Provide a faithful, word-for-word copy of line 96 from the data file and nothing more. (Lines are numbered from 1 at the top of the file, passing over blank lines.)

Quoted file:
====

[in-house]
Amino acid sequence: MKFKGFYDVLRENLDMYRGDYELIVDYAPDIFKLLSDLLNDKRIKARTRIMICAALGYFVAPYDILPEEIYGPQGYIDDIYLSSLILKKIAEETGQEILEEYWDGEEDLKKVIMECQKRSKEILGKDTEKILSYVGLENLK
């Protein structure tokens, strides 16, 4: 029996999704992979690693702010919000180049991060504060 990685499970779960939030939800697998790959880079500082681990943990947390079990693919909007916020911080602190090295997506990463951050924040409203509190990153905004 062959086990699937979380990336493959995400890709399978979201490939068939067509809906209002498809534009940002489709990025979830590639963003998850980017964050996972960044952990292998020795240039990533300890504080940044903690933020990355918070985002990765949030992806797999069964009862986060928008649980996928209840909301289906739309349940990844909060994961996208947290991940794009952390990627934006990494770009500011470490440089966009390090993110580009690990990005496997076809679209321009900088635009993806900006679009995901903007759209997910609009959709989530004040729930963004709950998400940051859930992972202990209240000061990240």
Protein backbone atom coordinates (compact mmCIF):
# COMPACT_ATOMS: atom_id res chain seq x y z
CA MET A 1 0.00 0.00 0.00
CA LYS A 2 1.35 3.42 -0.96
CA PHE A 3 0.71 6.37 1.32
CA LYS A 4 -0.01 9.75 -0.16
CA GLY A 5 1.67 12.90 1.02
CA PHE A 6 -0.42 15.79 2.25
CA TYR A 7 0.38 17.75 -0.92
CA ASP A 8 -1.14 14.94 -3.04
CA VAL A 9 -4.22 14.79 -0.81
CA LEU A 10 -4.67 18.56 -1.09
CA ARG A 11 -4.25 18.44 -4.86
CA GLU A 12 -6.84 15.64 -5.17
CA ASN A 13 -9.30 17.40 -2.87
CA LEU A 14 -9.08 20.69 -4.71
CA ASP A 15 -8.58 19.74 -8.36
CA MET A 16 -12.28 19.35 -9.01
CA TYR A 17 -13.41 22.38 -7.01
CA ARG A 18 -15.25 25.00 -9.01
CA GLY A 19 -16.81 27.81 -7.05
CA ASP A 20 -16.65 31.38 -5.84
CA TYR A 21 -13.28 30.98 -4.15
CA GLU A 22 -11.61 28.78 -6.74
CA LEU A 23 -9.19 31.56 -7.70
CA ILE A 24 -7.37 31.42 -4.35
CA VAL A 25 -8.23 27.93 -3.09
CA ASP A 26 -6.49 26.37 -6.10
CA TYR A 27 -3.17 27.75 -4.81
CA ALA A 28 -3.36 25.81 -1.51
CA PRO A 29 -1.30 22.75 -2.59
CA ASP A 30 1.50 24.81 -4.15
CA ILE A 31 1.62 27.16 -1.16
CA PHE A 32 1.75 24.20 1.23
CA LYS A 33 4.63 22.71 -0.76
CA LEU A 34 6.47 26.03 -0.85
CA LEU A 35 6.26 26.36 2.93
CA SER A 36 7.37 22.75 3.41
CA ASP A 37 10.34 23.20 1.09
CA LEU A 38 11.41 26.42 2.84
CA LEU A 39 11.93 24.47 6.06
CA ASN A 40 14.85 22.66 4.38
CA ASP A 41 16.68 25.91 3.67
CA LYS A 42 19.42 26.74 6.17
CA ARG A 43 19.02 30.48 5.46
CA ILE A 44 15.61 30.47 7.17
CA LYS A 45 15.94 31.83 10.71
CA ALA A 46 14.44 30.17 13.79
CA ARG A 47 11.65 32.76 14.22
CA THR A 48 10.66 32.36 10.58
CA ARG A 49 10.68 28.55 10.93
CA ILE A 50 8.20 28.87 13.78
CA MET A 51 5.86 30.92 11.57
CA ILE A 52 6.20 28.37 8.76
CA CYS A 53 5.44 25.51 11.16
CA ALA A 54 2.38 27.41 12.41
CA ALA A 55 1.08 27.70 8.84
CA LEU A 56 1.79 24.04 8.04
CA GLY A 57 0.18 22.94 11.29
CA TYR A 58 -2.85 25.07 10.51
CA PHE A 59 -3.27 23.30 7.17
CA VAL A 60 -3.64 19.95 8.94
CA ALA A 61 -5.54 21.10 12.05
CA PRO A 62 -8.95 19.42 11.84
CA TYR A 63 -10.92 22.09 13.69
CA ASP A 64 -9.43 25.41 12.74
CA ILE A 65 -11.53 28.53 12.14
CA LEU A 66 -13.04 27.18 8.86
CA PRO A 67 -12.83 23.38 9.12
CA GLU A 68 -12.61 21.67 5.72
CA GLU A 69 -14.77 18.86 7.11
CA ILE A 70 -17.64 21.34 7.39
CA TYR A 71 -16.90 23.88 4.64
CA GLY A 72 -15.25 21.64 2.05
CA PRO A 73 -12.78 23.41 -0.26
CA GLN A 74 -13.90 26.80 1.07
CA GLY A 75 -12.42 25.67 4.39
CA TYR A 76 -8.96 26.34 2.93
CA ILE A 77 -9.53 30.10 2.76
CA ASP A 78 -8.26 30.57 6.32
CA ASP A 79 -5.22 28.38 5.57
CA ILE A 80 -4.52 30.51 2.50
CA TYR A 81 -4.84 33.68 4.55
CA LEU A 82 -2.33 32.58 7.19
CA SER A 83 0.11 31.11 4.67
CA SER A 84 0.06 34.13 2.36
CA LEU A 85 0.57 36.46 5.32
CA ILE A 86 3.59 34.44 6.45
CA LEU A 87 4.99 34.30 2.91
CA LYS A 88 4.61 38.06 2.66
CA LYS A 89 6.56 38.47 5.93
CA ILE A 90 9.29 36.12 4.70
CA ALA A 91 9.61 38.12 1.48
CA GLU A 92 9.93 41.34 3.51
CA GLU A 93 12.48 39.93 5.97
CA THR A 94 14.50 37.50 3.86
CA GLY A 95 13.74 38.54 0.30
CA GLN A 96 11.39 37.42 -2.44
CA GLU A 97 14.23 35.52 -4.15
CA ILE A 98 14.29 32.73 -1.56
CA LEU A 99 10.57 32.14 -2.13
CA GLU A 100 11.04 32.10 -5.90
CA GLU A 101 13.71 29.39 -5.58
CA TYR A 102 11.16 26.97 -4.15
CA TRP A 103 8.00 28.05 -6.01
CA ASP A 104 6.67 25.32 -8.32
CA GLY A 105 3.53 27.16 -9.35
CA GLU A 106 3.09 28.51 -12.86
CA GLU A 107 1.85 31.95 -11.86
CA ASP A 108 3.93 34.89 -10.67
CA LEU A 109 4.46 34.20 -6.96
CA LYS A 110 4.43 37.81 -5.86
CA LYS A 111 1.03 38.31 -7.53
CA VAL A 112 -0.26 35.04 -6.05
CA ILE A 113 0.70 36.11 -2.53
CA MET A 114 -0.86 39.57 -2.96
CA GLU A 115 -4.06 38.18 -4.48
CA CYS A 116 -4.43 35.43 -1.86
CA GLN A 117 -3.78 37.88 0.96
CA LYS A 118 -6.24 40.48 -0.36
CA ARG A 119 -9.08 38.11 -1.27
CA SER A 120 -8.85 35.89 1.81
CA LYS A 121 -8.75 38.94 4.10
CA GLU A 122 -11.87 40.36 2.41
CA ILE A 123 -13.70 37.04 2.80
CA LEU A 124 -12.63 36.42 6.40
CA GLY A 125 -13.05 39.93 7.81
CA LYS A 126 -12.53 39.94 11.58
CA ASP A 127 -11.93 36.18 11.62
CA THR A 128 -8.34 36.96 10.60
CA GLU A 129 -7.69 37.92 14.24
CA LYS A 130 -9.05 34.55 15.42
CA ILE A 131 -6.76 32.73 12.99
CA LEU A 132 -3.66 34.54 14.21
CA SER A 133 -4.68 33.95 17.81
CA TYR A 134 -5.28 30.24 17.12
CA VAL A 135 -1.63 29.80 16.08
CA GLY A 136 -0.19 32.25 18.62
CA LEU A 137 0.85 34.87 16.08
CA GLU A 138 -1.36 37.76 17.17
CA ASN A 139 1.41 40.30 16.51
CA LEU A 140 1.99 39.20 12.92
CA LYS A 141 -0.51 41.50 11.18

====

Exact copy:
CA ALA A 91 9.61 38.12 1.48